-Asheville Small Business Week features a number of events. Here’s the list via the Asheville Area Chamber of Commerce.
-There’s a new program in Asheville that lets entrepreneurs test out their products by selling them at city events, festivals, etc. The city and the nonprofit Mountain Bizworks teamed up on the Test Drive program.
-Asheville Grown is inviting makers, artists, service providers and more to participate in the Venture Local Fair summer series the fourth Saturday of each month from May through October of this year. Vendors can apply here. The Venture Local Fair cultivates a community of localists who come together to create a supportive environment where small businesses grow, according to a press release. “Watch as makers, artists, collectors, musicians, chefs, entertainers and inventors magically turn 68 Haywood downtown into a bustling, family-friendly, mini-village of discovery.” The first event is set for noon to 7 p.m. on May 26.
-AshevilleFM is holding its annual spring fund drive.
-The U.S. Patent and Trade Office is convening with inventors, entrepreneurs, and other experts from the intellectual property field to discuss patents and more on Wednesday at Western Carolina University. U.S. Congressman Mark Meadows will open the forum, which runs from 8 a.m. to 12:30 p.m., as well as discuss local resources available to attendees. Here’s the registration link.
–Sly Grog Lounge on Haywood Street is hosting a new music festival on May 20. The Legacy of Dreamers Arts & Music Fest will run from noon to 2 a.m. and will include artists and a full line-up of musical acts, including: Mike Anderson, Madelyn Lavender’s Dream, Brandon Quinn Trio, Nick von Oehsen, Vaden Landers, Itchy Biscuits, Teso McDonald, Alex Travers, Big Dawg Slingshots, Alex Blum, The Daydream Creatures, Thee Sidewalk Surfers, Voice of the Sidhe & Hope Huntington. Admission for an all day pass is $10 for adults, $8 for students and children 12 and under get in free.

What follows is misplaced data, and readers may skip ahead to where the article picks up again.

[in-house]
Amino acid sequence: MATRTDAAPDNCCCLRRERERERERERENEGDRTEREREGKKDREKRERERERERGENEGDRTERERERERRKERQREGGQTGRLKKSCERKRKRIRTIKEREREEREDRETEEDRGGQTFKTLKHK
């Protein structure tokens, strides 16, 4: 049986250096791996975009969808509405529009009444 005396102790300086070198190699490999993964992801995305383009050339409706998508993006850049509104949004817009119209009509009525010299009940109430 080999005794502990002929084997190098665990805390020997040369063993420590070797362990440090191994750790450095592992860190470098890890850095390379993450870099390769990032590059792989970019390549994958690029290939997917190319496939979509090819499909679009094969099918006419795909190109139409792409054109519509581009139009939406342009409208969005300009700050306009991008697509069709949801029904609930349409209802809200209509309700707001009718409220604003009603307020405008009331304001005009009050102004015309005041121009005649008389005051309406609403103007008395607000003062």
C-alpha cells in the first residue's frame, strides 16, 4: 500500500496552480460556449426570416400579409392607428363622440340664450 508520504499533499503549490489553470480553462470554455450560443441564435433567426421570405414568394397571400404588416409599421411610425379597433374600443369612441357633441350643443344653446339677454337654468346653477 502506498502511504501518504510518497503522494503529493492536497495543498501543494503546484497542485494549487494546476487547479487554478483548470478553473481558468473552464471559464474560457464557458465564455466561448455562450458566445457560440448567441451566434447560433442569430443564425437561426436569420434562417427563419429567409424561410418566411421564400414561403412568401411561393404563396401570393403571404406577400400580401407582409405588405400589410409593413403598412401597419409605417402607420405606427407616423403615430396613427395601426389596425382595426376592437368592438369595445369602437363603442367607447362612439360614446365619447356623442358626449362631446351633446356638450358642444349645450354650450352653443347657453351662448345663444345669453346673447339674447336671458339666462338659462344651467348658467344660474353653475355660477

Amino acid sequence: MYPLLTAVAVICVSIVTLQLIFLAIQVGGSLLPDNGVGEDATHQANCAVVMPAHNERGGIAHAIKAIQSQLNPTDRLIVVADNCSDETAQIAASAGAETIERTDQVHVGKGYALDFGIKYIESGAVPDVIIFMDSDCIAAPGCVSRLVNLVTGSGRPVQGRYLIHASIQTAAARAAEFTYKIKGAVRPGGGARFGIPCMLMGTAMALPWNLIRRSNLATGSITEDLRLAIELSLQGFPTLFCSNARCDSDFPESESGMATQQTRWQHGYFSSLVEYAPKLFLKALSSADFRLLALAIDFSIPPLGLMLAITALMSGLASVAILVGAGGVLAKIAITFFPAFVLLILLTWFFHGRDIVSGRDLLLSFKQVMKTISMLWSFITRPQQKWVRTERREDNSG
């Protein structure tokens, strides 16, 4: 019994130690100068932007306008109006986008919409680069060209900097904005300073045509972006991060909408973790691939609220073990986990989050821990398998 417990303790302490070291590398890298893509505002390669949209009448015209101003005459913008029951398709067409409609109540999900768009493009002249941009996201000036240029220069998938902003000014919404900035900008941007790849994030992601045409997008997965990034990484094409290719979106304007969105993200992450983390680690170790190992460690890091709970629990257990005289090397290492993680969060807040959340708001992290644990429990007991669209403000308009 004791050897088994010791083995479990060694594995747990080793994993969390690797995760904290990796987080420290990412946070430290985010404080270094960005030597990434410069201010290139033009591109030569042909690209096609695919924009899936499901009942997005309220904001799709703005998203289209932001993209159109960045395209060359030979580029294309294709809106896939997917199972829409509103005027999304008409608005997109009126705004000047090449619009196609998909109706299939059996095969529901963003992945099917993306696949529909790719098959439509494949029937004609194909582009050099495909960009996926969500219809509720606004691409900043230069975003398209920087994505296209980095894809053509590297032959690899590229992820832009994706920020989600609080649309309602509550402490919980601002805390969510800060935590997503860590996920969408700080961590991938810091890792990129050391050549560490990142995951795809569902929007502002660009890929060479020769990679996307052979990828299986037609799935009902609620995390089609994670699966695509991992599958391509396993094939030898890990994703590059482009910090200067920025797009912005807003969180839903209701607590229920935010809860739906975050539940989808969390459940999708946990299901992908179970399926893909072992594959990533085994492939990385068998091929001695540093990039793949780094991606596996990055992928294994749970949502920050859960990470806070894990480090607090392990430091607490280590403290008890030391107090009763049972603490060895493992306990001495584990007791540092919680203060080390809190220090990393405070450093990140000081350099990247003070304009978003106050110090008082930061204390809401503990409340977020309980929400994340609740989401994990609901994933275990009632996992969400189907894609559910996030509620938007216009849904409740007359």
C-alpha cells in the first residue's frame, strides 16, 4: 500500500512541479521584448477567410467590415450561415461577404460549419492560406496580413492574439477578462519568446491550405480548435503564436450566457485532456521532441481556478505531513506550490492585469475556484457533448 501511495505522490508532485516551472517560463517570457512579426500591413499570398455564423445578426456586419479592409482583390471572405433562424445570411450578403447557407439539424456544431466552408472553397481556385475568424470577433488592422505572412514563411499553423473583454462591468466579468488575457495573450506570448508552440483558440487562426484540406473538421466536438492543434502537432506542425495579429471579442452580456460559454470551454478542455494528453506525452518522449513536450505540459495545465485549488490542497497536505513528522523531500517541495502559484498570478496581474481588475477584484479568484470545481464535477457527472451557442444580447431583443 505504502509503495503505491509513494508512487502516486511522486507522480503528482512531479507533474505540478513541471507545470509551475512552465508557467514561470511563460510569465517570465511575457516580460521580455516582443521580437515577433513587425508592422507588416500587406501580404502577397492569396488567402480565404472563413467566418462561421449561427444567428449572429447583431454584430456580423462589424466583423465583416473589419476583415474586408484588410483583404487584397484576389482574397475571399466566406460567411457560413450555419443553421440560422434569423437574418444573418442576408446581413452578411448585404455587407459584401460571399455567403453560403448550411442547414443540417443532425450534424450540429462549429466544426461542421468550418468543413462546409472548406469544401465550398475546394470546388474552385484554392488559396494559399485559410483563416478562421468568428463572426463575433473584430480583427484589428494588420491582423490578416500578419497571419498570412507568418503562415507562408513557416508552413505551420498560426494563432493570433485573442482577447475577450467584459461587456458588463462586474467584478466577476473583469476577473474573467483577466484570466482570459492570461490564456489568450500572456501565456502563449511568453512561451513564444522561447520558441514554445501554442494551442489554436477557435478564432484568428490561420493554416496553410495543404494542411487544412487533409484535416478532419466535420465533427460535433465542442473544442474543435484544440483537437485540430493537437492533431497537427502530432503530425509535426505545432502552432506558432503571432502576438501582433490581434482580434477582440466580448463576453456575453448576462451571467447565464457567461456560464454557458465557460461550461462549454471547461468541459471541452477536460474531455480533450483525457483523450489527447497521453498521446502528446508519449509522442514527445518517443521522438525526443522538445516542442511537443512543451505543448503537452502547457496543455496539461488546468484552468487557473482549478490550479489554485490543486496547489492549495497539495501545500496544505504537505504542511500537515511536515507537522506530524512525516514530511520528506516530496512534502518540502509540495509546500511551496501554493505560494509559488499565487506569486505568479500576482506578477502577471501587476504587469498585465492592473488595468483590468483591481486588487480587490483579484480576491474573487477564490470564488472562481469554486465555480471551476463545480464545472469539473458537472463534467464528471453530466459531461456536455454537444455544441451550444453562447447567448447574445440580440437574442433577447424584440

-The Southern Appalachian Highlands Conservancy recently purchased 170 acres in two adjoining properties at Strawberry Gap and Stony Point, near the Eastern Continental Divide, according to a press release. The Asheville-based nonprofit land trust plans to own and manage the adjoining properties to protect water resources, plant and animal habitat, and scenic views from trails and scenic byways. Here’s more:
Strawberry Gap has been a high conservation priority for SAHC and other conservation partners for more than a decade. It lies along the regional Hickory Nut Gorge Trail System, a cooperative effort headed by Conserving Carolina, which will eventually link public hiking trails in the Hickory Nut Gorge to the Fairview area. The existing Trombatore Trail joins the southern boundary of Strawberry Gap, while another proposed trail is planned along the eastern ridgeline boundary on the way to Ferguson Peak.
Stony Point forms a rocky bluff with an incredible view of the fertile Fairview valley. Nestled between SAHC’s acquisition at Strawberry Gap and other conservation lands, this triangular slice of land in southern Buncombe County contains stands of Carolina hemlock. SAHC purchased the 15-acre tract to fill a gap within the contiguous network of conservation lands they have worked to protect in this scenic region along the Eastern Continental Divide.
The bulbous nose of Stony Point can be seen by travelers along the Drovers Road Scenic Byway (NC Highway 74A) between Fairview and Chimney Rock. However, the climb to the top of the bluff reveals a more spectacular vantage point — with sweeping long-range views of Fairview Valley, Cane Creek Valley, the Brush Creek area and distant mountain ranges.